# Math Help - Backwards limit problem.

1. ## Backwards limit problem.

If $\lim_{x\to1}\frac{f(x)-8}{x-1}=10$ then find $\lim_{x\to1}f(x)$

This has me pretty stumped. Since the denominator is zero at x=1, I can't use limit of quotient is the quotient of the limits. My only other thought was to figure out f(x), which should be a polynomial where f(x)-8 has a factor of 1-x, but I can't figure out what that would be.

2. ## Re: Backwards limit problem.

Since the original limit is finite, what must

$\lim_{x\to 1}(f(x)-8)$ be?

3. ## Re: Backwards limit problem.

To do this problem, we're going to find out what f(x) is, and then take the limit. To find f(x), we do this:

We know that $f(x)-8$ has to have an $(x-1)$ in it. We also know that the other factor must be equal to 10, when we plug in a 1 for x. Therefore, the other factor must be $(x+9)$

If we FOIL, we have:

$(x-1)(x+9) = x^2+8x-9$

Now we separate the -8 from the mix:

$x^2+8x-1-8$

So we have:

$f(x) = x^2+8x-1$

When we plug in 1, we get our answer: 8

I hope this helps!

-Nathan

4. ## Re: Backwards limit problem.

Originally Posted by TutorMeNate
To do this problem, we're going to find out what f(x) is, and then take the limit.
I'm not sure I agree with this approach. f(x) doesn't even have to be defined in order to solve this problem.

5. ## Re: Backwards limit problem.

Originally Posted by Ackbeet
Since the original limit is finite, what must

$\lim_{x\to 1}(f(x)-8)$ be?
I'm guessing 8... So if we evaluated $\frac{f(x)-8}{x-1}$ by just plugging in x=1, should we get a fraction of $\frac{0}{0}$ because there is a finite limit?

6. ## Re: Backwards limit problem.

I'm not sure I agree with this approach. f(x) doesn't even have to be defined in order to solve this problem.
I figured there was another way to solve this problem, but to be honest, I did not know the exact method, so I used a way that I knew would work.

Sometimes the front door is locked, so you need to break through the window

-Nathan

7. ## Re: Backwards limit problem.

Originally Posted by beebe
I'm guessing 8... So if we evaluated $\frac{f(x)-8}{x-1}$ by just plugging in x=1, should we get a fraction of $\frac{0}{0}$ because there is a finite limit?
Looks good to me!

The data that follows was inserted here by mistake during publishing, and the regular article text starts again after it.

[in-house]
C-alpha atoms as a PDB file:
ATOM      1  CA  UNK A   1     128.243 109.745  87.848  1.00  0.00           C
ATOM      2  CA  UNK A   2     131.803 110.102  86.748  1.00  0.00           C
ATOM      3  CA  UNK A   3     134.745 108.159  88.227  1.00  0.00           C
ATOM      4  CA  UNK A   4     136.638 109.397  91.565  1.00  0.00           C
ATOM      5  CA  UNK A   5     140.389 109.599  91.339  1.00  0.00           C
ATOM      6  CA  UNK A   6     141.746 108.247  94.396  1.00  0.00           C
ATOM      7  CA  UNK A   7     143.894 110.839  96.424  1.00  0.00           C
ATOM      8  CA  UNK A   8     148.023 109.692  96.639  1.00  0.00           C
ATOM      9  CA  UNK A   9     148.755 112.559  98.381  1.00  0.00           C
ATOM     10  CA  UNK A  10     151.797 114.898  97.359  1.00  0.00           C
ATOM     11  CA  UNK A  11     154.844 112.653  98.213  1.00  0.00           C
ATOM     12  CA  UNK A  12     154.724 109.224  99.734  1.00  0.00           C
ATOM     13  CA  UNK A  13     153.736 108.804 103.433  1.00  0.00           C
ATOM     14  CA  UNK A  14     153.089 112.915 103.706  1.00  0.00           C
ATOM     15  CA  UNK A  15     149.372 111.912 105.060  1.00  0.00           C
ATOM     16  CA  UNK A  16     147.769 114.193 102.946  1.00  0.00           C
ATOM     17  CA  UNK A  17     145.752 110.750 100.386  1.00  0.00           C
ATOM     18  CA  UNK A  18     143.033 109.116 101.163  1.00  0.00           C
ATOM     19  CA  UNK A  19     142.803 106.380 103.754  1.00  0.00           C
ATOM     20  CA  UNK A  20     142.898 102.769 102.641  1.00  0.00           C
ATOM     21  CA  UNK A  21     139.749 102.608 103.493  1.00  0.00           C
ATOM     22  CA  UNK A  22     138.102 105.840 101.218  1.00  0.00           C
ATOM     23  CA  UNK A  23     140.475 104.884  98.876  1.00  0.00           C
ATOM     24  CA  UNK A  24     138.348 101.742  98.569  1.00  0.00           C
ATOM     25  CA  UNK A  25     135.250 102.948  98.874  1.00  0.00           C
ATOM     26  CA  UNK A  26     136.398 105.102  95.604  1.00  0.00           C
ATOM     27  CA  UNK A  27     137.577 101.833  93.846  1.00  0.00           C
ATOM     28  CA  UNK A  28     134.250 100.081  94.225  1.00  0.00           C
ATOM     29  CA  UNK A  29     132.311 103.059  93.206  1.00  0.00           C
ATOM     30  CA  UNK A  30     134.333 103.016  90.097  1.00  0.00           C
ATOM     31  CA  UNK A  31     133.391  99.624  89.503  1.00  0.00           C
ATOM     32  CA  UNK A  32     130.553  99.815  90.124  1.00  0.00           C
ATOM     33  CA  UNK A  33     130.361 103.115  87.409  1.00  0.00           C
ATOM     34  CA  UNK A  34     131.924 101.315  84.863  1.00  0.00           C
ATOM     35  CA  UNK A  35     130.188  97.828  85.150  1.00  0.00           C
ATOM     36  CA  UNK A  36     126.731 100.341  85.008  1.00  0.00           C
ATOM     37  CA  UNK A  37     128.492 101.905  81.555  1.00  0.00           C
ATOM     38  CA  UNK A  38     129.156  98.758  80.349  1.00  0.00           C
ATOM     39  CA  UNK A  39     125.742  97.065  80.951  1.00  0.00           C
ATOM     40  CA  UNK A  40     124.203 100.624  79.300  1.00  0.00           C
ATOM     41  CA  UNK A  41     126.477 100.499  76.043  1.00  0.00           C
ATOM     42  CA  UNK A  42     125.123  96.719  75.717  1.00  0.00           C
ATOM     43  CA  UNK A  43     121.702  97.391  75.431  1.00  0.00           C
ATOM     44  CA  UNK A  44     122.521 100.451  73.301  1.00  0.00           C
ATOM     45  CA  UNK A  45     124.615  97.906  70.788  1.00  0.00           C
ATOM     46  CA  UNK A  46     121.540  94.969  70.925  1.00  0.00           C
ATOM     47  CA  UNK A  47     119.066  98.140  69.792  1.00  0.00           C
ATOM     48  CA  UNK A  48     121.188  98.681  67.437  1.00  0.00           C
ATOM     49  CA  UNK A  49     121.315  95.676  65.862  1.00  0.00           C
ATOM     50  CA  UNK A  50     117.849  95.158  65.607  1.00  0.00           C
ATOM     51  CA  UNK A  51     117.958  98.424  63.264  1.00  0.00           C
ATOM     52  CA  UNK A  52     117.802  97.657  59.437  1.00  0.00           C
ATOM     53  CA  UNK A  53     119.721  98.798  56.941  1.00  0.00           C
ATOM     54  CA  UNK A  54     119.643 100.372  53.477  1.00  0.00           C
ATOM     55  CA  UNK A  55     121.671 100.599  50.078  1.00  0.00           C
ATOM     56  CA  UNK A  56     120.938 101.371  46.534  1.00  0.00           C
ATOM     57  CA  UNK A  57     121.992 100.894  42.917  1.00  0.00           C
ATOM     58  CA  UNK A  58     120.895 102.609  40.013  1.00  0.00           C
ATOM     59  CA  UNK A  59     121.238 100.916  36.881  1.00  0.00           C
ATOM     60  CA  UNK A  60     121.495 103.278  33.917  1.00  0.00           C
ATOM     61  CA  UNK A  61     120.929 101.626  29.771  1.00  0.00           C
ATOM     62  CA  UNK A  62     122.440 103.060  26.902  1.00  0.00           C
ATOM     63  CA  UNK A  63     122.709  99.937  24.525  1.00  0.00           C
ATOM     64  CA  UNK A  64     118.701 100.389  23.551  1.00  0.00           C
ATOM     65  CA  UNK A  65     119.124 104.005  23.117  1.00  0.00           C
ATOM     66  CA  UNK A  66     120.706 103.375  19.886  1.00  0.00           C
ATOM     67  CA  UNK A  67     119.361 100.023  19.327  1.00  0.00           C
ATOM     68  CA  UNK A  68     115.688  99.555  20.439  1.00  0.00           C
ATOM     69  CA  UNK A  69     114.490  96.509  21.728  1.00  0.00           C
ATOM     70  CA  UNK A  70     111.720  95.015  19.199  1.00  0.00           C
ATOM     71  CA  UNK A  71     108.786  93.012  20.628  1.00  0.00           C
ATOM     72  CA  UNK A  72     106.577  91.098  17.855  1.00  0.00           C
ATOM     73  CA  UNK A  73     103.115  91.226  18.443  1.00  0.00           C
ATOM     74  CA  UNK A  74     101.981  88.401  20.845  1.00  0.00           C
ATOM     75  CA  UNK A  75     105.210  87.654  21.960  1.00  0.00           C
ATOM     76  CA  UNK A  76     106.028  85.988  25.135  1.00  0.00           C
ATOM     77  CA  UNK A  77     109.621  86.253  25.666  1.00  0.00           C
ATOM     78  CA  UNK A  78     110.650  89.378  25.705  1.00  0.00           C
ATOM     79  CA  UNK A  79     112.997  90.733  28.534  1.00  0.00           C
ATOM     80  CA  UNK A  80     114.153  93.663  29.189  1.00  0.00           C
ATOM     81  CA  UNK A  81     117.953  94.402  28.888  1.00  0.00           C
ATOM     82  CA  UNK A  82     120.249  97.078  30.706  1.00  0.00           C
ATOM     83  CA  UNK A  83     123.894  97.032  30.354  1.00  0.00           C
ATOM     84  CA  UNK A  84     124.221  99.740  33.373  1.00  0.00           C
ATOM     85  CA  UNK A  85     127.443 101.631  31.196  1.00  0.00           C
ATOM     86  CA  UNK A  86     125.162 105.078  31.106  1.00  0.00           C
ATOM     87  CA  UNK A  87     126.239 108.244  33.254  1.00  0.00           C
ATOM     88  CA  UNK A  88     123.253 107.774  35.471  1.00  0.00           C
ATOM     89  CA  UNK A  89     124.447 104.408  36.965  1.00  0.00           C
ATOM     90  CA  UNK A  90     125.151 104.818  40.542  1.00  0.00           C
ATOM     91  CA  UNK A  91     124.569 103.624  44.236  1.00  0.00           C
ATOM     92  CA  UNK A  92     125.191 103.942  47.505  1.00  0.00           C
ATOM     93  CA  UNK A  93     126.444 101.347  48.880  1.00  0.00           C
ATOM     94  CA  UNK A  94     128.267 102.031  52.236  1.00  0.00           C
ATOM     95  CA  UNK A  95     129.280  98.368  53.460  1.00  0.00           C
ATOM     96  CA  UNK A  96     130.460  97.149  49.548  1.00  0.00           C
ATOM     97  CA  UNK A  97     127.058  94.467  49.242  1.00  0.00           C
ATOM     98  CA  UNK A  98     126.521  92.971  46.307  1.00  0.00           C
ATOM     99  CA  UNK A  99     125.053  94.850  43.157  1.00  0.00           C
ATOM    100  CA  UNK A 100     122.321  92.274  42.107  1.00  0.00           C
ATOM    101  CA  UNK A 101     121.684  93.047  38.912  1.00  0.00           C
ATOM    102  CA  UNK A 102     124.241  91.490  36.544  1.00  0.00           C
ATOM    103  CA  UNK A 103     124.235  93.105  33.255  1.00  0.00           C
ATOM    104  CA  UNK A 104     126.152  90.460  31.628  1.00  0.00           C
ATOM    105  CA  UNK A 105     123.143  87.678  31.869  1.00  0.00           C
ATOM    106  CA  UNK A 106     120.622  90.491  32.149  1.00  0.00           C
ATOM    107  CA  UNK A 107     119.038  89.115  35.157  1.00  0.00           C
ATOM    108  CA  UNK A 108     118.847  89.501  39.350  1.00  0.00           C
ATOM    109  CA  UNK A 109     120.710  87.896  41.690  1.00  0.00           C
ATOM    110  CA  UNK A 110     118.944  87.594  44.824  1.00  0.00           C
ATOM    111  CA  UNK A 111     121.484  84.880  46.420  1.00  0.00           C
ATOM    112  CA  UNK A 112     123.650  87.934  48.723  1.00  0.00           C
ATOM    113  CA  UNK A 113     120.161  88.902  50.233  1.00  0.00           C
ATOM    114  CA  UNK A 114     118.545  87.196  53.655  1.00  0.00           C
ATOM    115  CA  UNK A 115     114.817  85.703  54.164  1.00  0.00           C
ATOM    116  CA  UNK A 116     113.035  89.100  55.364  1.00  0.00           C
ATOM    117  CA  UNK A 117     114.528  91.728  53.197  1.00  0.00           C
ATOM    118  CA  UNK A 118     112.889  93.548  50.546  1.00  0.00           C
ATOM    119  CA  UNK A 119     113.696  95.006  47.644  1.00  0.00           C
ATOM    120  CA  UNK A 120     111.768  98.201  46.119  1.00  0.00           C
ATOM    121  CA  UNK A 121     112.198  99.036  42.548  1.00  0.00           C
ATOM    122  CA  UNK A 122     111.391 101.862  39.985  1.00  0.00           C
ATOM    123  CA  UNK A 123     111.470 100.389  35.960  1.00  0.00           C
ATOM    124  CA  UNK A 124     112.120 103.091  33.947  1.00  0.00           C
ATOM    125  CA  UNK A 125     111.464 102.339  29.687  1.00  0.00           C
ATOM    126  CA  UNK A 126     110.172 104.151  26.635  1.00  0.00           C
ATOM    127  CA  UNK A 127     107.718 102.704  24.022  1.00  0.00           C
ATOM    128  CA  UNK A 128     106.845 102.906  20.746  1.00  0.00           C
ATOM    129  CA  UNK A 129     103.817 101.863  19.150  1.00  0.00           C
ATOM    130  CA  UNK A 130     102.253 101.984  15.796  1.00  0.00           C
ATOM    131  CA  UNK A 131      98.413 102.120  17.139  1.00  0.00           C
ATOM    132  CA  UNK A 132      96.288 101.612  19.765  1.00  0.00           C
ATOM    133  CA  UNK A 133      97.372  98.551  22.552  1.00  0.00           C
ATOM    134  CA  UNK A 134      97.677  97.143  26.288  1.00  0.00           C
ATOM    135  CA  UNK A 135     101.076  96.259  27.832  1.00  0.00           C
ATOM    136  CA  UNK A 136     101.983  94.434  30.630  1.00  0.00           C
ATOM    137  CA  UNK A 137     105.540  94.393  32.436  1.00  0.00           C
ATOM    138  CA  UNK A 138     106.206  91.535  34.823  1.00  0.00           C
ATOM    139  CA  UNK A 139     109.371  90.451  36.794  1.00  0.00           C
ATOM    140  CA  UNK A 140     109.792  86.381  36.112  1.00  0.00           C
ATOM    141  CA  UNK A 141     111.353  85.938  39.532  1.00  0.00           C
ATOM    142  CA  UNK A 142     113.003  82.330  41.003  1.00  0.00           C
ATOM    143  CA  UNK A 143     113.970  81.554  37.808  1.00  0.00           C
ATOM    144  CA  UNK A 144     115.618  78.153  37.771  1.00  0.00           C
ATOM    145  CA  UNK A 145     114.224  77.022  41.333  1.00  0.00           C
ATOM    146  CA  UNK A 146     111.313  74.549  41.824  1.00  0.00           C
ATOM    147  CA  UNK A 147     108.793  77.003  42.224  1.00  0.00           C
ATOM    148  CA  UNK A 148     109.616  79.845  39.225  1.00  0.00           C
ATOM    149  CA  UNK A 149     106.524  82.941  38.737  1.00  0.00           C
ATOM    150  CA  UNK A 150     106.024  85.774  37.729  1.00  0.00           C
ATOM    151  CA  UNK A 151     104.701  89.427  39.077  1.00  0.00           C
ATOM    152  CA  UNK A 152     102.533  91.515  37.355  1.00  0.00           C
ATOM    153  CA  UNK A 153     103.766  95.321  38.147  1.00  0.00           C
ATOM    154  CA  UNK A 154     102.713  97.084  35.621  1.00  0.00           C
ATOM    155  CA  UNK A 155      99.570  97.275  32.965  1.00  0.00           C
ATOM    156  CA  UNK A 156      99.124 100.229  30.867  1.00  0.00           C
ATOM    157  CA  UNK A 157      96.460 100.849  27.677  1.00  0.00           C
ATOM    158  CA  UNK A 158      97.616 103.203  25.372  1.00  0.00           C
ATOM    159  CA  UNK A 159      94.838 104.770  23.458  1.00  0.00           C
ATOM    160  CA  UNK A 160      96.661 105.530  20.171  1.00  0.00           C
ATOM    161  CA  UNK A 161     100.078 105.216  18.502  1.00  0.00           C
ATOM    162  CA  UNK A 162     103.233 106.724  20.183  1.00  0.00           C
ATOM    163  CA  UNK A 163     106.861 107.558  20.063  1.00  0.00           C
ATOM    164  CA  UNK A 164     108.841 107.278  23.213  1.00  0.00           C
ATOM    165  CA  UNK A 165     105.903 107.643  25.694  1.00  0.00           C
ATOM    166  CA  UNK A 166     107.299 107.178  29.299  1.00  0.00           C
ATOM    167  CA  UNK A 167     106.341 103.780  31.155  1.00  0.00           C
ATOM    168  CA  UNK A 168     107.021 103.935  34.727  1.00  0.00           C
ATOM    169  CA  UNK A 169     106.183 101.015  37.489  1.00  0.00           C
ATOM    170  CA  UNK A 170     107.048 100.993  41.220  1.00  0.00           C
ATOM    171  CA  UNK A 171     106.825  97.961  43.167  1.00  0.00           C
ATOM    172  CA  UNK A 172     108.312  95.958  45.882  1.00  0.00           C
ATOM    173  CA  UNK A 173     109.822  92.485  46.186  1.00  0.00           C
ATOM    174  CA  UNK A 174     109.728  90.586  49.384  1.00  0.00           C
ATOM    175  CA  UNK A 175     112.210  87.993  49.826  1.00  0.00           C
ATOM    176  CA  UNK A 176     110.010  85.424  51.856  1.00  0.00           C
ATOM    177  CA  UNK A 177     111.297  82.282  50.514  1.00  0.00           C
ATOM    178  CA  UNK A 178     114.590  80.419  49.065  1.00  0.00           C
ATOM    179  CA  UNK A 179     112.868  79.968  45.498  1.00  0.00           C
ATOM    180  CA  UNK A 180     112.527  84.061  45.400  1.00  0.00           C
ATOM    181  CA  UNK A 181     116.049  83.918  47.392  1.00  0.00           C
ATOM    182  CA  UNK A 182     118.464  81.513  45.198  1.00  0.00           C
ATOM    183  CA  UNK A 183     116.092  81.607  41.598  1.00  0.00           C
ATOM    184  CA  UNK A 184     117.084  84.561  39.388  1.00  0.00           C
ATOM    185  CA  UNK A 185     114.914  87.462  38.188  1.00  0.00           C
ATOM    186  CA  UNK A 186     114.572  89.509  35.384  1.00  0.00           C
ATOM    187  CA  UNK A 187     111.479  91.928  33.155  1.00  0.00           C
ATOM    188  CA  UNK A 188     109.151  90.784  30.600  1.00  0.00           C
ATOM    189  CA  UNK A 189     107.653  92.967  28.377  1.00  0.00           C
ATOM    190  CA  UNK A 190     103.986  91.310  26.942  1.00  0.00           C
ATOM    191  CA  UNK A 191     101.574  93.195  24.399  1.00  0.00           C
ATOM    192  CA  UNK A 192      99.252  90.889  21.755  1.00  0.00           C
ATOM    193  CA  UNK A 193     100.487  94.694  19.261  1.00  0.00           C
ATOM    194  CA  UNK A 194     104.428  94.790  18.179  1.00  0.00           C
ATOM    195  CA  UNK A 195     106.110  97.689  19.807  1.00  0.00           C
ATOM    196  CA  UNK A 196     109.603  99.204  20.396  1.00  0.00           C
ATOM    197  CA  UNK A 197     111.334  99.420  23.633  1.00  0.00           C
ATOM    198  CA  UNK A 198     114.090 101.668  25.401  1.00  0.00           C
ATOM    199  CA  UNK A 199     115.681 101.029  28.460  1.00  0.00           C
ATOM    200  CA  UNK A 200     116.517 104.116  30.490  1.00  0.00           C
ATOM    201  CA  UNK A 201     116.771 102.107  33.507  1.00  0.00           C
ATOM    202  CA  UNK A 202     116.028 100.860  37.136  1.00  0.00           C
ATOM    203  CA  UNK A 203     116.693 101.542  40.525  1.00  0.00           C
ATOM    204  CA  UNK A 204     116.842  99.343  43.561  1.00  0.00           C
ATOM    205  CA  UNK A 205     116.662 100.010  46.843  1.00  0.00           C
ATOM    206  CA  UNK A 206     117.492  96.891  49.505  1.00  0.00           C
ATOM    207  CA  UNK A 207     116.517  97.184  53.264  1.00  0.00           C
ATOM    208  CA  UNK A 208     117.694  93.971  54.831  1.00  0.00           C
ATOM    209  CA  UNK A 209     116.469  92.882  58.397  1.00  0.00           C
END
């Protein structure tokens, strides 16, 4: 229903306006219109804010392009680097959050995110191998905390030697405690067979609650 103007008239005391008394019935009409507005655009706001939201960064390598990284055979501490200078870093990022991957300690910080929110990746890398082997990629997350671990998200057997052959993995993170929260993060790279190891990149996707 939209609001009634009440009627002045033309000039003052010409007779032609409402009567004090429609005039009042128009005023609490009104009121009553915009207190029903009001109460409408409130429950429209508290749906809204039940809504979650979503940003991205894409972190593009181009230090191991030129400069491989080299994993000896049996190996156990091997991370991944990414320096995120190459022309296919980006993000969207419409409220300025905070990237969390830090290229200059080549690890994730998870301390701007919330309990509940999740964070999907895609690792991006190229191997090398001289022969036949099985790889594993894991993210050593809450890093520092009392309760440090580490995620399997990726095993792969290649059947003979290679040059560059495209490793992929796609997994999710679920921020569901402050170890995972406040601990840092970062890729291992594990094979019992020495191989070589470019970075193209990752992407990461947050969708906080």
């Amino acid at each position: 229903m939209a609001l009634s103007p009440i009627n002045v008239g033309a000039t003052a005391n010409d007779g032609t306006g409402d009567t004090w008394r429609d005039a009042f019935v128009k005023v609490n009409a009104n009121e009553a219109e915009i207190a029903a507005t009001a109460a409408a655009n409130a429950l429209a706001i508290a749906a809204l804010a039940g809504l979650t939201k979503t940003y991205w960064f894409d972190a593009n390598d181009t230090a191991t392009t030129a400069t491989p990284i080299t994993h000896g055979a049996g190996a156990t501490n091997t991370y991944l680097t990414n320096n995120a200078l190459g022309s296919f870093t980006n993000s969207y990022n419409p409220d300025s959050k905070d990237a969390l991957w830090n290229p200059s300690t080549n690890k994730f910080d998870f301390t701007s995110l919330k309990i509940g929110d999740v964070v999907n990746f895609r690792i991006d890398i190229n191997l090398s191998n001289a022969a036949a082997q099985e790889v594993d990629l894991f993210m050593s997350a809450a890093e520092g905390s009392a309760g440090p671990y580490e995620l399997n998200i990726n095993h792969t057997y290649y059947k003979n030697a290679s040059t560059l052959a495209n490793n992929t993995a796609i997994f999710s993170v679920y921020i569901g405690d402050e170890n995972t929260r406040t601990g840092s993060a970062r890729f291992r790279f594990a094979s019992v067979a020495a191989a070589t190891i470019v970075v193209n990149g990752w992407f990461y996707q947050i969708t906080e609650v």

8. ## Re: Backwards limit problem.

Originally Posted by TutorMeNate
To do this problem, we're going to find out what f(x) is, and then take the limit. To find f(x), we do this:

We know that $f(x)-8$ has to have an $(x-1)$ in it.
No, we don't know that because we don't know that f is a polynomial.

We also know that the other factor must be equal to 10, when we plug in a 1 for x. Therefore, the other factor must be $(x+9)$

If we FOIL, we have:

$(x-1)(x+9) = x^2+8x-9$

Now we separate the -8 from the mix:

$x^2+8x-1-8$

So we have:

$f(x) = x^2+8x-1$

When we plug in 1, we get our answer: 8

I hope this helps!

-Nathan

9. ## Re: Backwards limit problem.

Good except for the "I'm guessing" part! No need to guess!

Thanks!

11. ## Re: Backwards limit problem.

Originally Posted by TutorMeNate
To do this problem, we're going to find out what f(x) is, and then take the limit. To find f(x), we do this:

We know that $f(x)-8$ has to have an $(x-1)$ in it. We also know that the other factor must be equal to 10, when we plug in a 1 for x. Therefore, the other factor must be $(x+9)$

If we FOIL, we have:

$(x-1)(x+9) = x^2+8x-9$

Now we separate the -8 from the mix:

$x^2+8x-1-8$

So we have:

$f(x) = x^2+8x-1$

When we plug in 1, we get our answer: 8

I hope this helps!

-Nathan
Wrong! Where does it say f(x) is a polynomial. We do not need to assume a polynomial to do this

Sorry did not see Hall's posts. Note to self: No more shooting from the hip (it don't harf hurt)

CB

12. ## Re: Backwards limit problem.

Oops, I apologize, I read the problem and started thinking polynomial:

My only other thought was to figure out f(x), which should be a polynomial where f(x)-8 has a factor of 1-x, but I can't figure out what that would be.
I should have thought it through more. Thanks for the correction!

-Nathan